UNDERSTANDING HETEROGENEITY IN PTSD: FEAR, DYSPHORIA, AND DISTRESS
Version of Record online: 12 JUN 2013
© 2013 Wiley Periodicals, Inc.
Depression and Anxiety
Focus on PTSD
Volume 31, Issue 2, pages 97–106, February 2014
How to Cite
Zoellner, L. A., Pruitt, L. D., Farach, F. J. and Jun, J. J. (2014), UNDERSTANDING HETEROGENEITY IN PTSD: FEAR, DYSPHORIA, AND DISTRESS. Depress. Anxiety, 31: 97–106. doi: 10.1002/da.22133
- Issue online: 27 JAN 2014
- Version of Record online: 12 JUN 2013
- Manuscript Accepted: 27 APR 2013
- Manuscript Revised: 1 FEB 2013
- Manuscript Received: 1 MAY 2012
- Zoellner. Grant Numbers: R34MH087375, R01MH066347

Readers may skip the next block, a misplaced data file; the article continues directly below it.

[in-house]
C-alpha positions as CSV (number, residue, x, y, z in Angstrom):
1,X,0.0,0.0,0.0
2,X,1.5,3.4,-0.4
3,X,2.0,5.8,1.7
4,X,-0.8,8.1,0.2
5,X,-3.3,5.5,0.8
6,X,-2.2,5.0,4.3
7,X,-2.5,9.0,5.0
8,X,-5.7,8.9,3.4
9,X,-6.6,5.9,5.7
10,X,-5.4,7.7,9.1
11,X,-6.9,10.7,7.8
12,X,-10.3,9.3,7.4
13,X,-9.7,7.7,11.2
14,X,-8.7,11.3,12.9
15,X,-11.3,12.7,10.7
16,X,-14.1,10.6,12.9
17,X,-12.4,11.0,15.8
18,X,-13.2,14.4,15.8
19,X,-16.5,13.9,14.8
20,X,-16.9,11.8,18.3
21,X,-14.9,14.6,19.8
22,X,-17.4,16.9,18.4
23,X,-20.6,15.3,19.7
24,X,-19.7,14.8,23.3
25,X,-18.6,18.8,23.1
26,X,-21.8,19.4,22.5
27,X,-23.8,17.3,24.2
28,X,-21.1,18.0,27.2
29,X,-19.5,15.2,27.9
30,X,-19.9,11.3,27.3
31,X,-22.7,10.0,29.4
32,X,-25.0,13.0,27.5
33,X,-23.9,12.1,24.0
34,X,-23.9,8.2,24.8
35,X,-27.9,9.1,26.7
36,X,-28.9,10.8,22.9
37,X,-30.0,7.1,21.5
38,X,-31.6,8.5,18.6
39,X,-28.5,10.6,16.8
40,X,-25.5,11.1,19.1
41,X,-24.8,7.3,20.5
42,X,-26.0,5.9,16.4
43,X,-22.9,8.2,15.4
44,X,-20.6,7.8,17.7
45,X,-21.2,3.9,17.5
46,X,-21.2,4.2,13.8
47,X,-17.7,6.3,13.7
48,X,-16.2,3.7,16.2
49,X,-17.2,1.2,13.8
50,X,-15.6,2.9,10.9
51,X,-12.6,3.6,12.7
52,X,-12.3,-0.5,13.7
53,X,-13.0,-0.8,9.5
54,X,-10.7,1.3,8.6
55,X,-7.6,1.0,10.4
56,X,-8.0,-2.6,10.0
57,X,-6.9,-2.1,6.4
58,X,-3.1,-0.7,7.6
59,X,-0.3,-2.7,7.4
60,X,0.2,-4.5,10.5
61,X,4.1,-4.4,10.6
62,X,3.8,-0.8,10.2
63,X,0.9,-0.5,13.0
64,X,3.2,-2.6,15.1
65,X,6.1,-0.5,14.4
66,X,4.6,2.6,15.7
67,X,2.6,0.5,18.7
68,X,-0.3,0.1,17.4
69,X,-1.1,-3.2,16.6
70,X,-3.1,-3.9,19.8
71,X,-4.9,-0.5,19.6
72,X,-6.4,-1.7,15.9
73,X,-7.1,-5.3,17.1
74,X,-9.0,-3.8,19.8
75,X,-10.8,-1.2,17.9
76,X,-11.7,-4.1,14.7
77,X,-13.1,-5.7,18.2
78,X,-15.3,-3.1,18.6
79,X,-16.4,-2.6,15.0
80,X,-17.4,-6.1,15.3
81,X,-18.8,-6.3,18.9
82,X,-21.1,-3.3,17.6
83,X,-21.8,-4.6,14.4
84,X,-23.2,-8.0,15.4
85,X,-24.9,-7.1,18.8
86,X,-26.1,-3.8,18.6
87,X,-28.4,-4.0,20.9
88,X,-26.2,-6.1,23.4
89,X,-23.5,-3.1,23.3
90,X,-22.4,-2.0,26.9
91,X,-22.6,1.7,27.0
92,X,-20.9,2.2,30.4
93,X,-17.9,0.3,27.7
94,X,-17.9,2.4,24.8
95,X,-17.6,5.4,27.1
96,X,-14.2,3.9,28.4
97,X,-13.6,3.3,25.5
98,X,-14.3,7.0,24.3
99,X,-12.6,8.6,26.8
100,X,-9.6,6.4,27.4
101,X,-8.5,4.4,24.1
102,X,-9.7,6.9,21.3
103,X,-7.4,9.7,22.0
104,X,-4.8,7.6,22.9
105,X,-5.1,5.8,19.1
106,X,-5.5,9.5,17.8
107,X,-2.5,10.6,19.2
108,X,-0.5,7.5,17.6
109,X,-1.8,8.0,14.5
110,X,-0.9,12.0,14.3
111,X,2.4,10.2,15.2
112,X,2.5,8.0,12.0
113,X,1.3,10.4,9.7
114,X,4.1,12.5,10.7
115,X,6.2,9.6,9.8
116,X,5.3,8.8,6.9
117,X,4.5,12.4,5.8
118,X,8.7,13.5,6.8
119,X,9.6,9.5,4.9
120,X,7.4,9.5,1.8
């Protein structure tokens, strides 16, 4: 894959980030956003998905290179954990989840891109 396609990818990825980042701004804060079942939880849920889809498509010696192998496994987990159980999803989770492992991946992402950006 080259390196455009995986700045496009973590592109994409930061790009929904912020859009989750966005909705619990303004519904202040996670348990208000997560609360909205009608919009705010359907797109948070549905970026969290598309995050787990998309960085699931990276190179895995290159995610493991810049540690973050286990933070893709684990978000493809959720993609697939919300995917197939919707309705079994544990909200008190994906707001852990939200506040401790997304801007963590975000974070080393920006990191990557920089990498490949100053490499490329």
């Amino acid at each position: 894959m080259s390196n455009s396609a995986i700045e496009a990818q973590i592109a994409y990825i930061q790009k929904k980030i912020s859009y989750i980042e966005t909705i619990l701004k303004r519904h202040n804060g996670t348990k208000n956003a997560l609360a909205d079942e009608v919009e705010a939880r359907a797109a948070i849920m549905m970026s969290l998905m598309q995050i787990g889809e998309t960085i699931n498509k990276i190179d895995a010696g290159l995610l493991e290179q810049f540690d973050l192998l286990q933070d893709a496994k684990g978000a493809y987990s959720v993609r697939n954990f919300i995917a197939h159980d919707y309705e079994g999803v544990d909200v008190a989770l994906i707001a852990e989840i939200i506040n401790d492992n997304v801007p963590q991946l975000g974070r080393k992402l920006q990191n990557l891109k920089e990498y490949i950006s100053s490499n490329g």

Fear, dysphoria, and distress are prominent components in the conceptualization of posttraumatic stress disorder (PTSD). However, because our diagnostic categories are open concepts, relying on observed patterns of symptoms for classification, it is unclear whether these components represent core or auxiliary features of the disorder. Convergence across multiple indices is critical for this understanding. In this paper, we examine these components of PTSD across observed symptom patterns, broader theoretical conceptualizations, underlying information processing mechanisms of attention and memory, and underlying learning and neurobiological mechanisms. For each, evidence for similarity or distinctiveness of PTSD with other anxiety disorders and depression is examined. Throughout the review, key points of similarity to the anxiety disorders and divergence with depression argue for a distinction between core fear symptoms and auxiliary dysphoria and distress symptoms. Implications are discussed, noting that, as heterogeneity increases, core characteristics will become more diffused and ancillary constructs will gain an inflated degree of importance.